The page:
• Paracrine act only on cells near the point of hormone synthesis <br /> Steroids and nonsteroidal antiinflammatory drugs inhibit <br /> CAMP is 3, 5 cyclic AMP  intracellular messenger <br /> Leukotrienes- induces contraction of the muscle lining to airways to lungs  target of prednisone <br /> Some prostaglandins effect smooth muscle contraction like in uterus in menstration and labor <br /> Effect blood floow <br /> regulate the production of acid and mucus in the stomach, and assist kidney functions <br />

Lipids Lipids Presentation Transcript

  • Chapter 21: Lipids Chem 104 K. Dunlap
  • Lipids • like CHO, lipids are compose of carbon, hydrogen and oxygen • unlike, CHO they do not contain multiple hydroxyl groups for hydrogen bonding, and therefore are insoluble in water • Lipids include a large variety of molecules: - fatty acids - triglycerides - waxes - eicosanoids - steroids - fat soluble vitamins
  • General info on Lipids… • insoluble in water • wide range of functions: insulate and protect internal organs, signaling molecules, energy • most efficient form in which energy is stored in the body • fats in animals absorb and sequester nonpolar contaminants, such as DDT, PCBs, organomercury •excess glucose, lipids and proteins are stored in adipose cells View slide
  • Lipids: diverse class of molecules 1) Energy and storage – fatty acids, triacylglycerides, waxes 2) Membrane structure – phospholipids, glycolypids, sterols 3) Signaling, cofactors and pigments – Eicosanoids, sterols, fat soluble vitamins View slide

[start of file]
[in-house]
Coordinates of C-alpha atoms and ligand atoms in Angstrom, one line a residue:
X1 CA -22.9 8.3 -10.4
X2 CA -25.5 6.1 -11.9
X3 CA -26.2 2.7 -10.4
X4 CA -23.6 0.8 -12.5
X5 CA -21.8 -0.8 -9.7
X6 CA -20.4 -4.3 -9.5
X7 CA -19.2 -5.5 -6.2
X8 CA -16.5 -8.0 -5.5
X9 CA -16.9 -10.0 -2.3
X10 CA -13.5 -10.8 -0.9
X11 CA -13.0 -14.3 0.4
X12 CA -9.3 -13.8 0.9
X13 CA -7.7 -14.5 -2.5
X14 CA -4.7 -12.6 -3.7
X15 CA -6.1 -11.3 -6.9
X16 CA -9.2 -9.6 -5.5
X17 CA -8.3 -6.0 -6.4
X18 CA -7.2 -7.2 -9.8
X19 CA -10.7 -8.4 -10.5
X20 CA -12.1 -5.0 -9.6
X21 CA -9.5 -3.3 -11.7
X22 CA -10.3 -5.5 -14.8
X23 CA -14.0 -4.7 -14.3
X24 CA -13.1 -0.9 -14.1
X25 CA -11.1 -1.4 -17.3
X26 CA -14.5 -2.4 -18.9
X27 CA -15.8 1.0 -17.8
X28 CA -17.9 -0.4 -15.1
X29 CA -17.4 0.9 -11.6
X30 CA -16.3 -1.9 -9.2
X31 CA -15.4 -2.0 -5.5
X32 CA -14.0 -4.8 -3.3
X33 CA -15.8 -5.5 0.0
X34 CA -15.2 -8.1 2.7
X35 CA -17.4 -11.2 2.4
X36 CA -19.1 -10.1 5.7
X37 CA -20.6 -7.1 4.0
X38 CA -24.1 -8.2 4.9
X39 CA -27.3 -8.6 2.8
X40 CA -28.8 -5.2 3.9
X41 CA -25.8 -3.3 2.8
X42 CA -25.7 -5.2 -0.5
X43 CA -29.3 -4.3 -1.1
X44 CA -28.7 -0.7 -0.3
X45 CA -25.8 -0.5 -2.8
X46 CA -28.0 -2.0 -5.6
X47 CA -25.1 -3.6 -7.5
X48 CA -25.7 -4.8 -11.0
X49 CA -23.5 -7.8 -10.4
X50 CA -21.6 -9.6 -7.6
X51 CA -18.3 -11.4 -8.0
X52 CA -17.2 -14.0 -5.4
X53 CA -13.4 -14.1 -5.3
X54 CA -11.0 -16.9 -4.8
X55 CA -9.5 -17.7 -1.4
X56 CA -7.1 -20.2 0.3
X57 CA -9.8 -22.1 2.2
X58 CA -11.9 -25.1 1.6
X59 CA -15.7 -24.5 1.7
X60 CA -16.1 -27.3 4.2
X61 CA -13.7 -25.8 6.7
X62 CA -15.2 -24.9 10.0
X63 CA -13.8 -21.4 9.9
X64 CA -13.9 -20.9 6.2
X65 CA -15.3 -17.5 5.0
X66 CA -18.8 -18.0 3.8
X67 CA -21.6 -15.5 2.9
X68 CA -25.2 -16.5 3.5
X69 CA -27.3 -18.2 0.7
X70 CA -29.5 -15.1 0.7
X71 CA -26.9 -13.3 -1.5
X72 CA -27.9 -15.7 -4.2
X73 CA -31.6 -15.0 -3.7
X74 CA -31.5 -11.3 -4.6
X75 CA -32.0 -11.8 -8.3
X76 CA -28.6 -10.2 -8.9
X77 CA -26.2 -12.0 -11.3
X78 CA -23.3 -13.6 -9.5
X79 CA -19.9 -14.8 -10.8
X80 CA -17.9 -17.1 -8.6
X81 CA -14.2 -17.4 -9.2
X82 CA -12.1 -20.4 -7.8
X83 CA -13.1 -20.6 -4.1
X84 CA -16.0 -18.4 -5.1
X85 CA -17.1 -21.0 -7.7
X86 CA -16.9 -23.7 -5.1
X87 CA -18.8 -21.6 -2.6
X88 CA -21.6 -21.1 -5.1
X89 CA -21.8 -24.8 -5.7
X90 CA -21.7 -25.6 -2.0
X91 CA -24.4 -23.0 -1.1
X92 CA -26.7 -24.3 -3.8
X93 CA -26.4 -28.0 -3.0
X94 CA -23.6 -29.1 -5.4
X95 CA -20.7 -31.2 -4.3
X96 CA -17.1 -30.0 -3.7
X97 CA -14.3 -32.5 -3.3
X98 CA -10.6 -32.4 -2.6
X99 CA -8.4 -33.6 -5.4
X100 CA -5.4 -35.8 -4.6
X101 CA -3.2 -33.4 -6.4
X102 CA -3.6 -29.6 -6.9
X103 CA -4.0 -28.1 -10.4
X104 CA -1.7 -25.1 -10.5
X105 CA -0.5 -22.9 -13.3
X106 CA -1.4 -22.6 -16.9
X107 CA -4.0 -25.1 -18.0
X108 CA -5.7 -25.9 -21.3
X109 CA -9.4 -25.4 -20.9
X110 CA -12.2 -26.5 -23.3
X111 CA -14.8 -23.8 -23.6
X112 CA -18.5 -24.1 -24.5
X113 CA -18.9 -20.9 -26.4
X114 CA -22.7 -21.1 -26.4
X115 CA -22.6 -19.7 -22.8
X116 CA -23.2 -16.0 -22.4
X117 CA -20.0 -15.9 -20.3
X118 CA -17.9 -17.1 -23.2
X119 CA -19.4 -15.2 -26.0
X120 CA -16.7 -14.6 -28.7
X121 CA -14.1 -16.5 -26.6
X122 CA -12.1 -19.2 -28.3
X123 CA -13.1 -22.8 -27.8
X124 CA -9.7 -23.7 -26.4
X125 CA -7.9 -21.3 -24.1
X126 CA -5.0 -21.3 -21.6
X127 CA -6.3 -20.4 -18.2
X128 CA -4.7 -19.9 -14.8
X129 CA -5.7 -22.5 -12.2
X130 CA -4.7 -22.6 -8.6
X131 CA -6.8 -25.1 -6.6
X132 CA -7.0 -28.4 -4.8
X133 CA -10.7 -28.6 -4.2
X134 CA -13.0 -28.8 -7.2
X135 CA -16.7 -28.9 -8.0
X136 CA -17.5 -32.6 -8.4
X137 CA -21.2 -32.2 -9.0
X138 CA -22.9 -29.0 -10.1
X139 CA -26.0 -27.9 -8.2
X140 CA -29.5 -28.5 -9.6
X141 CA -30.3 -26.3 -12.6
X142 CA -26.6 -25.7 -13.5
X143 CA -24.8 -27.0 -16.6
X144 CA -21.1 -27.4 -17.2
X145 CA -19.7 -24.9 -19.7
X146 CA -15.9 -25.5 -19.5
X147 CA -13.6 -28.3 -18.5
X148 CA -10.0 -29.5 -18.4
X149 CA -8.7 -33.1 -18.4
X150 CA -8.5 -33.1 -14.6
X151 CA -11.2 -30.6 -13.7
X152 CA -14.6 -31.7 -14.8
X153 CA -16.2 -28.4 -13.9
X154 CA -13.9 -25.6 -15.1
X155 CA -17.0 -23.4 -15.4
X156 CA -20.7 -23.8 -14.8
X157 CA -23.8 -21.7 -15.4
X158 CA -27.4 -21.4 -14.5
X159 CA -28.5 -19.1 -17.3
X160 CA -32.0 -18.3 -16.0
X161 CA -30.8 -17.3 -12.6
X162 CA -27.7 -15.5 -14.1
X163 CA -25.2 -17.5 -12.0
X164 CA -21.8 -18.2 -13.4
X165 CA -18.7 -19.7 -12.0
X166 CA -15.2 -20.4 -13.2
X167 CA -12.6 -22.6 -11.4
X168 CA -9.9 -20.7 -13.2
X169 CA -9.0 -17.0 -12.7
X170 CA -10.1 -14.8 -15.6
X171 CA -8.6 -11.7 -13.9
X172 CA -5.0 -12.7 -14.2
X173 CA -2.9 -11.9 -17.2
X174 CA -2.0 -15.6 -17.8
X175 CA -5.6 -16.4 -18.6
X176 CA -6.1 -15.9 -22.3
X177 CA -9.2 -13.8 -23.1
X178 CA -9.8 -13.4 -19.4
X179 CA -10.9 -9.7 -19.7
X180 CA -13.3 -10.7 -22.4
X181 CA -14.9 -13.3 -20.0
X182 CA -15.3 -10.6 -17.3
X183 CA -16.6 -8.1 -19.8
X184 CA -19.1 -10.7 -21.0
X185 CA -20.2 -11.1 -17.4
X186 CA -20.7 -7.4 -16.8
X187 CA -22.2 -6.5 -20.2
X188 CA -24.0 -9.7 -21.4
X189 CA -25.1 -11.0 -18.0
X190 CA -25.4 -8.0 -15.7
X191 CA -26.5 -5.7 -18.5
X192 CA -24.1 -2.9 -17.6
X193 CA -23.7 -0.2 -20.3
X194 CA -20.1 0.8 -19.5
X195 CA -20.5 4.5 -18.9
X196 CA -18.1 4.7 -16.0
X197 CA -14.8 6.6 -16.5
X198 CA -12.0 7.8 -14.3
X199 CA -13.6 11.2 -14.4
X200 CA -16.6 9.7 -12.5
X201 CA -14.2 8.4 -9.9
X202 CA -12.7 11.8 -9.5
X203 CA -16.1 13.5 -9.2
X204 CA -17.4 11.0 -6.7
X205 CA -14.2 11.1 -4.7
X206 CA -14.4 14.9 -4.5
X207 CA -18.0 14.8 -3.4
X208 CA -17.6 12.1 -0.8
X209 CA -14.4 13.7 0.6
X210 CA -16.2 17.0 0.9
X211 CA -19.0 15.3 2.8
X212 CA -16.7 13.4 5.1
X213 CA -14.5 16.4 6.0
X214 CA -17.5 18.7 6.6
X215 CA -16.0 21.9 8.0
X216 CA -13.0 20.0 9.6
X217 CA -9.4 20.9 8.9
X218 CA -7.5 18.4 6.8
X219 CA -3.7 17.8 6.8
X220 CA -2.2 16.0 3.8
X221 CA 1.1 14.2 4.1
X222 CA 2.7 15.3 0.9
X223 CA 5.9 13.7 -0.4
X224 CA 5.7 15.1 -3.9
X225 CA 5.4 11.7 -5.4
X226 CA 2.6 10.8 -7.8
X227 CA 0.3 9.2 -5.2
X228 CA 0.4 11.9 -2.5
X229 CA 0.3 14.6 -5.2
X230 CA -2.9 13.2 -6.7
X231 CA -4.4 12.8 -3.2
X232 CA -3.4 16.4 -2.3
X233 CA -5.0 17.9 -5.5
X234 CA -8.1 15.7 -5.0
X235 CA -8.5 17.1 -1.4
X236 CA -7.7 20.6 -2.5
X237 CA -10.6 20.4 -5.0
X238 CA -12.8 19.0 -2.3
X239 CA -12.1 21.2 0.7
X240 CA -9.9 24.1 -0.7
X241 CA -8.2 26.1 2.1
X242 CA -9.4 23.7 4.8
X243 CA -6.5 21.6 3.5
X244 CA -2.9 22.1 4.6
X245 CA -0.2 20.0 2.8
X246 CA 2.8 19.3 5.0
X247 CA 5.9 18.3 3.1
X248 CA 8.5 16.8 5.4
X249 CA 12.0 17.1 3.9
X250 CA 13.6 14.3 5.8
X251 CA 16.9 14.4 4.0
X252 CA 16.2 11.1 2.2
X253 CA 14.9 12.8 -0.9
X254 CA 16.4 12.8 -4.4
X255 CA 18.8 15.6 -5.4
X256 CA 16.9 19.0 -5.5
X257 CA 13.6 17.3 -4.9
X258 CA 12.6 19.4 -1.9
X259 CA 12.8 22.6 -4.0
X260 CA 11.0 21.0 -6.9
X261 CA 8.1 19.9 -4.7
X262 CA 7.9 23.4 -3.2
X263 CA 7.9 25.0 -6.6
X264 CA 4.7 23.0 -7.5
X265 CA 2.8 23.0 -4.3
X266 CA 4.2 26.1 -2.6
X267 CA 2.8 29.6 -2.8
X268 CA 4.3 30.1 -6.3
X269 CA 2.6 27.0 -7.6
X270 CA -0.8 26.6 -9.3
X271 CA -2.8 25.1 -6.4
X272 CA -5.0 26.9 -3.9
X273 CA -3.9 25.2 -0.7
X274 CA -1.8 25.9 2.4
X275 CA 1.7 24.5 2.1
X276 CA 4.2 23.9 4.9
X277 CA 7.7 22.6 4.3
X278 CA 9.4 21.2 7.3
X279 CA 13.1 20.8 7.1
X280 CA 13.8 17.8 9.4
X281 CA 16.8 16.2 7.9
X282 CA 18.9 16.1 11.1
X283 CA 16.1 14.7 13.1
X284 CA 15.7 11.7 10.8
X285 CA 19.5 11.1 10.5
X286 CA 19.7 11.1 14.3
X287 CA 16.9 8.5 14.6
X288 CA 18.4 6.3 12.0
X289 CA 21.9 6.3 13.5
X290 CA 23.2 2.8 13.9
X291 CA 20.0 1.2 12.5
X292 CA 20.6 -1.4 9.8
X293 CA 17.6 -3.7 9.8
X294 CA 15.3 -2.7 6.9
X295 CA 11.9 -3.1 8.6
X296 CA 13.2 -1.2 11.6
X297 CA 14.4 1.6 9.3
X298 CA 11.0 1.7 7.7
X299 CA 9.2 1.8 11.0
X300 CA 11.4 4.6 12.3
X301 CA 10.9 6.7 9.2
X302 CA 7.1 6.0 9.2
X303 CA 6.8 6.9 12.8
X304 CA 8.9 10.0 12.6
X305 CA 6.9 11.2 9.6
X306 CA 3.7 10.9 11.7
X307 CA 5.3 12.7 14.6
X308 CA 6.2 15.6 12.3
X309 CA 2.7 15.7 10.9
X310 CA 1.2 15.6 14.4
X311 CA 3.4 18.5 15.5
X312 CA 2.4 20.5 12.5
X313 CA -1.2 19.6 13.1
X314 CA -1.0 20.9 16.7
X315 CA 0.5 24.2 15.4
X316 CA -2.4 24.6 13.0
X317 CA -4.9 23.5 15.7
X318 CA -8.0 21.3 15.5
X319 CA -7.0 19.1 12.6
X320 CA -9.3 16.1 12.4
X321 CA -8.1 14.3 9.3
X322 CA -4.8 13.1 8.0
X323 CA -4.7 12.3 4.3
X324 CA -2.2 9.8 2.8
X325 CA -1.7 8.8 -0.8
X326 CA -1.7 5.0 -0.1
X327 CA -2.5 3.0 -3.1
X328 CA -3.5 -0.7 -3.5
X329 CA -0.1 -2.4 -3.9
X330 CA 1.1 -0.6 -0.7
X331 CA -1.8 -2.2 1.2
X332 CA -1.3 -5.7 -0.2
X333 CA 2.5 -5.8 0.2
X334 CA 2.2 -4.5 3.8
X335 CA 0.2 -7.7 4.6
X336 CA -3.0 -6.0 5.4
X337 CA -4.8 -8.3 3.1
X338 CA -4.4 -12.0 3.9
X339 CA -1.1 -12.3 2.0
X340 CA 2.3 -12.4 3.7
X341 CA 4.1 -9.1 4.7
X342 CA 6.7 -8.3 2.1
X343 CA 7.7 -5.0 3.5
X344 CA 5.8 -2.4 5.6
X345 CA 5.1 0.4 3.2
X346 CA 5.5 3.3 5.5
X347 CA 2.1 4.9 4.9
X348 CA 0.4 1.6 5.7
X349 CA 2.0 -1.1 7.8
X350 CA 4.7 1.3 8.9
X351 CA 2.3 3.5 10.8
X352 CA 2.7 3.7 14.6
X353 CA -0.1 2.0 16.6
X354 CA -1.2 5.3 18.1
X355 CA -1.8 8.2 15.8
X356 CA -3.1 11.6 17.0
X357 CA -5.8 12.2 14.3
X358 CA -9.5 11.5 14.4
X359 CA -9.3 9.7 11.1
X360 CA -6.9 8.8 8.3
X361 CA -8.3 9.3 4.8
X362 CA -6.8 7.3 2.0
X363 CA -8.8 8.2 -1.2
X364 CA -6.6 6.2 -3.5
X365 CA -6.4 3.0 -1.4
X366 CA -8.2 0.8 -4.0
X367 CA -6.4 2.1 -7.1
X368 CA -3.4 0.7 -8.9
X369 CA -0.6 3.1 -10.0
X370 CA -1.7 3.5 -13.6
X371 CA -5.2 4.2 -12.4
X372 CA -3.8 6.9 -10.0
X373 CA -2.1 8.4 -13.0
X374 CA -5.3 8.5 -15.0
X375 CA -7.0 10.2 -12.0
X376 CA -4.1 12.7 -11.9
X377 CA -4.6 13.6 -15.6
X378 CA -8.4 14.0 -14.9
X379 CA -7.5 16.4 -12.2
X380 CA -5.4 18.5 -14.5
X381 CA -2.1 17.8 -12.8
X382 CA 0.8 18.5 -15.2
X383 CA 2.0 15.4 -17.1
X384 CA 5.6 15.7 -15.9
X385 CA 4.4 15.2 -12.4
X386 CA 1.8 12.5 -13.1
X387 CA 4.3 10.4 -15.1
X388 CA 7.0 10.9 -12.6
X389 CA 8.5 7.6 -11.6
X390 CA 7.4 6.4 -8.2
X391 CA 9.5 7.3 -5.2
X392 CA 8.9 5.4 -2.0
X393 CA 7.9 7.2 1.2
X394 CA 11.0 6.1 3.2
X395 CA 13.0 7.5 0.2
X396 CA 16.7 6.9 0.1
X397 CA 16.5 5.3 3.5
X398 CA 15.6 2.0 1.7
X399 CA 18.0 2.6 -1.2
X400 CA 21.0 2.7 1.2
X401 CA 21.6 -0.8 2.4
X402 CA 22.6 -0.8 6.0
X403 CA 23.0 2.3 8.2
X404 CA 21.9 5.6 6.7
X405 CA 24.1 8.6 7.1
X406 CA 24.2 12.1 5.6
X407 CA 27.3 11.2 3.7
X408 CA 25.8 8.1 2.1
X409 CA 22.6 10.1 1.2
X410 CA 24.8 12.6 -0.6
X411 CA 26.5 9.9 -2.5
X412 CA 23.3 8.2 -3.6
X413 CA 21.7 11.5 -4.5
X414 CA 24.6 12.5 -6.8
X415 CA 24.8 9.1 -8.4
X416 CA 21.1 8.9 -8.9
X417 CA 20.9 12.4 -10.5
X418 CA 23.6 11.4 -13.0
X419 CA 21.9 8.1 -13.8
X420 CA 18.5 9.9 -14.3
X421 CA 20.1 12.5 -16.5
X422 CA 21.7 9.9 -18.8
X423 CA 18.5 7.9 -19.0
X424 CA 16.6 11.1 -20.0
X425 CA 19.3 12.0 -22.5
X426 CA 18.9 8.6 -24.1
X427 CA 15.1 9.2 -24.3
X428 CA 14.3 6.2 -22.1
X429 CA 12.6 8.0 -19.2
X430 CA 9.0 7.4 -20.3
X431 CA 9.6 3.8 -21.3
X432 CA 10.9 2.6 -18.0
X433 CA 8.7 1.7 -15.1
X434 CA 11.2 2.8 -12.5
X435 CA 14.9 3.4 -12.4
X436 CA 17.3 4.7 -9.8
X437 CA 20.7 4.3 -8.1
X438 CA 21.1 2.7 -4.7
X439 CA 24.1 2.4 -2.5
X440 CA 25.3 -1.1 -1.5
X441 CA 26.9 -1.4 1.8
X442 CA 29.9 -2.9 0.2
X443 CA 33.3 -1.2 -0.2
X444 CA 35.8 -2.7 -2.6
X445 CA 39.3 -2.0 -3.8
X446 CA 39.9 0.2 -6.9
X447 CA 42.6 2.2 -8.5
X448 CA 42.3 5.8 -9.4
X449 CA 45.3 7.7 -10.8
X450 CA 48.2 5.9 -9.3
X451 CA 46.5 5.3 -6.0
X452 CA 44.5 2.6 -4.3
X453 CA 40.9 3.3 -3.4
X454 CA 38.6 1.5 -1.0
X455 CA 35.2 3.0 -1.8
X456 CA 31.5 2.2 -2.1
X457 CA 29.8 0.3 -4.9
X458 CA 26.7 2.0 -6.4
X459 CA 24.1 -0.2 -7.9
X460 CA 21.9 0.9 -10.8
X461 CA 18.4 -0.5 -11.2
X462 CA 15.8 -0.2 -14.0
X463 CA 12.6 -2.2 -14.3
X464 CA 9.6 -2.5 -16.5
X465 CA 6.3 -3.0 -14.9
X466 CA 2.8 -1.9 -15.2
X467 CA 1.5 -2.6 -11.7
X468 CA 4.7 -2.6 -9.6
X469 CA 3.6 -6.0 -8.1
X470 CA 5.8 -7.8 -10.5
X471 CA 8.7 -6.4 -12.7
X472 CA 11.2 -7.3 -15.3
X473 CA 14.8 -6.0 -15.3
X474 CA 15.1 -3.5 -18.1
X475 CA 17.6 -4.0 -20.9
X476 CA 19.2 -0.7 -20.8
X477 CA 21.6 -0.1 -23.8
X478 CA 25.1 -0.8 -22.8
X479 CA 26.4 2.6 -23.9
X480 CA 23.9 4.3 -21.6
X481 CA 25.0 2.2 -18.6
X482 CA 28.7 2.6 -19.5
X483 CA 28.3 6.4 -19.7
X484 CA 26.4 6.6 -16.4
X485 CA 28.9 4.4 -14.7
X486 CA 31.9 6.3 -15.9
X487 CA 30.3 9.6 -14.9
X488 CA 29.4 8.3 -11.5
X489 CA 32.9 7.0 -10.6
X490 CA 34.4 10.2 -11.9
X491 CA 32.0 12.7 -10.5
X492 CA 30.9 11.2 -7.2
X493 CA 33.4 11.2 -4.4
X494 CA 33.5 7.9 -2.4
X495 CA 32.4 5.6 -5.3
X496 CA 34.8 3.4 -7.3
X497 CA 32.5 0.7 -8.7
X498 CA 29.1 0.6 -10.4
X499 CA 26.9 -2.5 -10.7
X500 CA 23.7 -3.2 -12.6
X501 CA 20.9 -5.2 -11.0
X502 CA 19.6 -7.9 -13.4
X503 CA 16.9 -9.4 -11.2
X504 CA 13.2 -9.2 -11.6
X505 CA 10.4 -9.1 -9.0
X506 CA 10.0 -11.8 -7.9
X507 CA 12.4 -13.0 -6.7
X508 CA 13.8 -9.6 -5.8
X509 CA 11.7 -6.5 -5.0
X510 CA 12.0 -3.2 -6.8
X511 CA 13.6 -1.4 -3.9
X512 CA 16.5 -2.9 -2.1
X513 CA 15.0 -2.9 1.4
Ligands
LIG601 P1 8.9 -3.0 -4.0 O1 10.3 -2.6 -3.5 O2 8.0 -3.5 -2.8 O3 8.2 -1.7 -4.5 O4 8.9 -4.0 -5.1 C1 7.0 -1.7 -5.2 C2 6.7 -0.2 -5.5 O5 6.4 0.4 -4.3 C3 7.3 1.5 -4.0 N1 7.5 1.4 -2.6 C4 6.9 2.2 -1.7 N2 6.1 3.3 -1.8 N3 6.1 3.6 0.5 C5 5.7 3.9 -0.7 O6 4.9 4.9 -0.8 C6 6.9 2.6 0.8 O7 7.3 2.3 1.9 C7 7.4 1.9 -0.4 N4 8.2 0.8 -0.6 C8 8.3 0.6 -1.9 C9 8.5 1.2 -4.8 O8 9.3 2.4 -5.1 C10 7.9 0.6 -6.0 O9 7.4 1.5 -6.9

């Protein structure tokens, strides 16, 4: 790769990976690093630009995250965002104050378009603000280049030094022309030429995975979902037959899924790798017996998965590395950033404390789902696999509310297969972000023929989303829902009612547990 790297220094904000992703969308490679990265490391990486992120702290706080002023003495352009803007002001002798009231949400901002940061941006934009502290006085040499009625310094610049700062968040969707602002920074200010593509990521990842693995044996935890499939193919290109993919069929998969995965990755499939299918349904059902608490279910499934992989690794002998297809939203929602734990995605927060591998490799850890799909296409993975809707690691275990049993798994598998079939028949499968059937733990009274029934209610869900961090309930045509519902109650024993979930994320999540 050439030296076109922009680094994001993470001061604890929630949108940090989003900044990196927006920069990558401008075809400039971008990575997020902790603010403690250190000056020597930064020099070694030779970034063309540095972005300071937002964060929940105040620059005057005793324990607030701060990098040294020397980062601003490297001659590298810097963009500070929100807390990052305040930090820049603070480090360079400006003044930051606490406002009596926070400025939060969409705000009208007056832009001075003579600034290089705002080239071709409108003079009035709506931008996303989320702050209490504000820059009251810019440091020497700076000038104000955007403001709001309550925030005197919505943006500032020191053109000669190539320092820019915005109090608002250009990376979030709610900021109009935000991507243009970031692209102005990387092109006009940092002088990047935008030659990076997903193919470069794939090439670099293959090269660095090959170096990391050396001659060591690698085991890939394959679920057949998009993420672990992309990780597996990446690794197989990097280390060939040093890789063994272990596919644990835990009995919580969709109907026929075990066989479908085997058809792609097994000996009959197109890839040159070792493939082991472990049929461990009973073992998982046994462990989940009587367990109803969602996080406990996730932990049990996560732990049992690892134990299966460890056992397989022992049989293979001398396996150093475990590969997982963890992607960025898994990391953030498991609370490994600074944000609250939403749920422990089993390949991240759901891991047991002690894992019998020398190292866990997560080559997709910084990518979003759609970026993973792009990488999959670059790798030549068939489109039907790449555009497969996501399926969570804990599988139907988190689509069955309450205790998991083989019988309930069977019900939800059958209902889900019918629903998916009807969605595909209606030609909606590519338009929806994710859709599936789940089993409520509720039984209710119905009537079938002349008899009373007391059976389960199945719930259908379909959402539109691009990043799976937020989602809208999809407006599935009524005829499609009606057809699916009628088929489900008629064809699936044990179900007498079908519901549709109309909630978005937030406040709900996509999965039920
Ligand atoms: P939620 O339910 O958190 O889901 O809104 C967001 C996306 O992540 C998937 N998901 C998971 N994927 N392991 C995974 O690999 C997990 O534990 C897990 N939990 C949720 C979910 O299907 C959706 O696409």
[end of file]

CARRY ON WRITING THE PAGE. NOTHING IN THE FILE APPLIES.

• Energy & storage Lipids • Fatty Acids • Triacylgerols • Waxes
  • Fatty Acids • long chain, even number carboxylic acids, typically between 12 and 26 carbons • Saturated fatty acids have no double bonds • Unsaturated fatty acids have at least one double bond
  • Unsaturated Fatty Acids • Most naturally occurring fatty acids are in the cis form • causes a bend in the molecule • chains cannot pack tightly, and therefore are less dense, with lower melting points
  • Cis, Trans, & Saturated Fatty Acids
  • Common Fatty Acids
  • Formation of Triglycerides • glycerol backbone, with three fatty acids, joined by ester linkages • The fatty acids that compose the triglyceride affect their properties, such as melting point • Fats have FAs with fewer double bonds • Oils have FAs with more double bonds